A Classification of American Wealth
History and genealogy of the wealthy families of America - Sponsors


 Part 1 : Colonial and Mercantile America  Part 2 : America in the Gilded Age
 Part 3 : America in the Twentieth Century  Encyclopedia of American Wealth

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  Part I-Chapter 3 : Shipping Merchants  > Index and Introduction  :   Previous  1 - 2   Next

   Shipping merchants  

Brahmin families from Salem to Boston
                
Salem shipping merchants
                 Boston merchant dynasties

The China traders
                
The House of Perkins 1 : J & T.H. Perkins
                
The House of Perkins 2 : the Cushing and Sturgis branches
                
The House of Perkins 3 : the Forbes clan
         
Merchants of New York City
                
The Costers and the Griswolds
                
Howland & Aspinwall

Unlike the Southern colonies and the vast woodlands of New York, wealth concentration in New England was not primarily built on land ownership and agriculture. On the rough cliffs of Plymouth and Cape Cod, the enterprising merchants turned to the sea and international commerce to prosper. In the puritan environment of 17th century Boston, the mercantile career was not favored. But necessity finally had its way and successful merchants like Philip English of Salem and Andrew Faneuil of Boston acquired respectable wealth and prominence.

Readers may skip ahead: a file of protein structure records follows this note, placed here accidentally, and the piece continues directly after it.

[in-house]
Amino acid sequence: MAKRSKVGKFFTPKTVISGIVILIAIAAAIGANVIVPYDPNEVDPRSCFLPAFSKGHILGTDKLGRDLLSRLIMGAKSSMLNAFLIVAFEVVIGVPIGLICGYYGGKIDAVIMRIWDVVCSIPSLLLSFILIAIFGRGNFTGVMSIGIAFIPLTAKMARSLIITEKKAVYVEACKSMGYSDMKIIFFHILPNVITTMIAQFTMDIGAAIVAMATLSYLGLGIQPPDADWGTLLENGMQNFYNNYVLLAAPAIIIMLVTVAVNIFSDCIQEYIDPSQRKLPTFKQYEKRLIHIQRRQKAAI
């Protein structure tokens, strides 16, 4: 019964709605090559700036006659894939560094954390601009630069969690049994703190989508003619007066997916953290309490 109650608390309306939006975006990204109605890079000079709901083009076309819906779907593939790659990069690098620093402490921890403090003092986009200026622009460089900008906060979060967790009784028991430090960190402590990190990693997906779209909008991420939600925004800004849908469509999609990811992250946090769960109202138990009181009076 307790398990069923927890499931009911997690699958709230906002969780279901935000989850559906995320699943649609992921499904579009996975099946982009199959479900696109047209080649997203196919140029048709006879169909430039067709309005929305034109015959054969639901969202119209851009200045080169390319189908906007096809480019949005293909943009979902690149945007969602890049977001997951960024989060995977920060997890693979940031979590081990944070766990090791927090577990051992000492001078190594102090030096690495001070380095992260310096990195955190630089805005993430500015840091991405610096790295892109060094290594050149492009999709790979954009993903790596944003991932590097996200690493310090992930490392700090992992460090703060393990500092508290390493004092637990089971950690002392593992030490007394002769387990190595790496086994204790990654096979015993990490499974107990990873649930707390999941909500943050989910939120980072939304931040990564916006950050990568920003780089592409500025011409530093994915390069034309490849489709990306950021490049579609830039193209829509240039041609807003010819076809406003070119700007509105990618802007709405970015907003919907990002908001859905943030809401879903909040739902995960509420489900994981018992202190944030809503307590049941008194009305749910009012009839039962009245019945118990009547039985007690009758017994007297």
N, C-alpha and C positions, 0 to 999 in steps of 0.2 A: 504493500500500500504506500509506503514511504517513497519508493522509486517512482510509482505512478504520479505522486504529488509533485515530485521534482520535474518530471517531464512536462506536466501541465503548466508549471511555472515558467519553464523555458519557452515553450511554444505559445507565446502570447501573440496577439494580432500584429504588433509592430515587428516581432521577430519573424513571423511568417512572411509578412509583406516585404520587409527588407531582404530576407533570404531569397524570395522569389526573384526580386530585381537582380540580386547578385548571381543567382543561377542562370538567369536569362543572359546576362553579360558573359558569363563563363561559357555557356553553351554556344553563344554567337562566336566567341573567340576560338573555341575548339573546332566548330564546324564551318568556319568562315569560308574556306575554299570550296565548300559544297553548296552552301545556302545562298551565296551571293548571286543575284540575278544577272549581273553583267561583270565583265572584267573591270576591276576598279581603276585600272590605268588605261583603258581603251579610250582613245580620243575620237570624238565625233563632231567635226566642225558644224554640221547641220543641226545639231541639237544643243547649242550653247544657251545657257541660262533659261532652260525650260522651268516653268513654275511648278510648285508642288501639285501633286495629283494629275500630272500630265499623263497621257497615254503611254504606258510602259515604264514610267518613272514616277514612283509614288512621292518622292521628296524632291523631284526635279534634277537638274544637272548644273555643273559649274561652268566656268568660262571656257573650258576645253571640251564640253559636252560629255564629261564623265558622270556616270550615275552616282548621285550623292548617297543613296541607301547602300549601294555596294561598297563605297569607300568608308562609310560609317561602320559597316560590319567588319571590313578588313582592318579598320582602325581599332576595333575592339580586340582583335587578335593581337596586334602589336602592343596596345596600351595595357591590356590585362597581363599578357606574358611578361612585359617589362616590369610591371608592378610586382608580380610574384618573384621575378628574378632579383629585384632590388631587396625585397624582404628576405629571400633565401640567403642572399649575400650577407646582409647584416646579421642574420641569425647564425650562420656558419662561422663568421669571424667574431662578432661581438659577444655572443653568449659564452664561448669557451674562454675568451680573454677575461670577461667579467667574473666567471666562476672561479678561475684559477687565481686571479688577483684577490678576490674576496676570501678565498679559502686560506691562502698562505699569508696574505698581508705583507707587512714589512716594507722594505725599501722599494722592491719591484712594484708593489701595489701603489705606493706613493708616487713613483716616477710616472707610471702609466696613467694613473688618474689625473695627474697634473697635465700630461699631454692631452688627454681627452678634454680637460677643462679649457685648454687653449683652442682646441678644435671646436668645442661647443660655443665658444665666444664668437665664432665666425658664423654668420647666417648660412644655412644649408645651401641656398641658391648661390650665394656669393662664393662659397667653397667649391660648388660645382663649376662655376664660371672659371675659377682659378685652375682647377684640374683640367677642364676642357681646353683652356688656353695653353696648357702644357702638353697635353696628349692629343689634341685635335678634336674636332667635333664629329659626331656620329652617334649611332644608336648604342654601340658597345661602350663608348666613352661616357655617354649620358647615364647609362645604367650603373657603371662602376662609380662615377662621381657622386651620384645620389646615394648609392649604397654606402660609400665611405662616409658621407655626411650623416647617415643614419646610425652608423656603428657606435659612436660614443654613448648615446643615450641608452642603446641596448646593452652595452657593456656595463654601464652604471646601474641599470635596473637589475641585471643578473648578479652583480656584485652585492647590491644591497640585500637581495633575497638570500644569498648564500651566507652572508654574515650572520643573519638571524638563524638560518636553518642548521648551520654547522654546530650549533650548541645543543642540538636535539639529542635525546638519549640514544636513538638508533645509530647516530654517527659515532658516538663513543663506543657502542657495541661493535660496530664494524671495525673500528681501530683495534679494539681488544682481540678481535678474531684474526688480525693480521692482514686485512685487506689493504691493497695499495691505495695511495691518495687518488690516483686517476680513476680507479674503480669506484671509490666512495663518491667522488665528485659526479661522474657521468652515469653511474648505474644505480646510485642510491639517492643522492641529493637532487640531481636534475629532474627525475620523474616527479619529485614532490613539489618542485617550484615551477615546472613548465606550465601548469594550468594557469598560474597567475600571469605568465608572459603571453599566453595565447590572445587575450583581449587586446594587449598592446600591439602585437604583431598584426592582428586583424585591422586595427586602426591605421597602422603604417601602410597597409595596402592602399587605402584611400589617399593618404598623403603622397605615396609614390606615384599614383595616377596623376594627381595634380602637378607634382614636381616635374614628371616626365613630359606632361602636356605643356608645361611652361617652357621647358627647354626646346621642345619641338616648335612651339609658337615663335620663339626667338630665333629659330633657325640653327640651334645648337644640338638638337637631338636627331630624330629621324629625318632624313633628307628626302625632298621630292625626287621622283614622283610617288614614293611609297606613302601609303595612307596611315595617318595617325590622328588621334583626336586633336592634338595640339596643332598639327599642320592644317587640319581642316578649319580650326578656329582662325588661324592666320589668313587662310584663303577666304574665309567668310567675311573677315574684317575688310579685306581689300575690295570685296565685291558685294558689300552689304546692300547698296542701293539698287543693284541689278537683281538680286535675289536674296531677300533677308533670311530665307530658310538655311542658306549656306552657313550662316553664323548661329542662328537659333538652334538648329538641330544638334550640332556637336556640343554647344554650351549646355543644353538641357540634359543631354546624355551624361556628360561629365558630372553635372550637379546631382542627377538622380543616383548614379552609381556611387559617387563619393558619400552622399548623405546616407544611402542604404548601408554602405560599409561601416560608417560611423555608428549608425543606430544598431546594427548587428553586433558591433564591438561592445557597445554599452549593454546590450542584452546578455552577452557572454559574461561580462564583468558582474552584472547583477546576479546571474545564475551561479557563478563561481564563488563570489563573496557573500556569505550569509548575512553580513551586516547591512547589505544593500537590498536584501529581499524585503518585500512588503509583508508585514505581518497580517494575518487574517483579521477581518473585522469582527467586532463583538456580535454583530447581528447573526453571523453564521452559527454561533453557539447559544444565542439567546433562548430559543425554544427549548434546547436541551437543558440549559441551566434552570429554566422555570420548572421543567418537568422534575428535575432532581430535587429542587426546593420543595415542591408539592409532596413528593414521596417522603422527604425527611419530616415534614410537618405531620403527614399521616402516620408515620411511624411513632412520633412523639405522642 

During the 18th century, both Salem and Boston became important seaports and their economy increasingly turned towards international trade, with England and the West Indies being the most important trading partners. New England merchants participated in such lucrative commerce as the triangular trade, where molasses from the West Indies were distilled to rum in New England, the latter traded against slaves in Africa which were brought back to the West Indies, where they worked in sugar cane plantations. 

While New England merchants prospered throughout colonial times, the rise of the truly large shipping merchant fortunes came with the American revolutionary war and the vast opportunities to get rich through privateering, essentially a legal form of piracy. Among the most successful in this risky but profitable enterprise were the Cabots of Beverly Massachusetts, who would gender one of the most famous dynasties of Boston Brahmins. John Lowell, a lawyer who moved to Boston from Newburyport and a Cabot in-law by his second marriage, likewise built the foundation of his family fortune on the proceeds of privateering, as he was a chief factor in disposing of the said proceeds.

With Independence gained, American merchants saw the restrictions to international trade, which had been decreed by the British government, lifted. Salem, which is well remembered for its witch trials, became a large harbor city turned towards international trade. Its extensive shipping merchants, the Crowninshields, Derbys and Peabodys sent their ships to destinations they had never seen before, including Scandinavia, Russia and China.

Shipping Merchants  > Index and Introduction  :   Previous  1 - 2   Next

Patroons and Manor Lords

Planter  Aristocrats

Shipping Merchants

The Landlords of New YorkCity

Bankers I

Early American Industrialists
 

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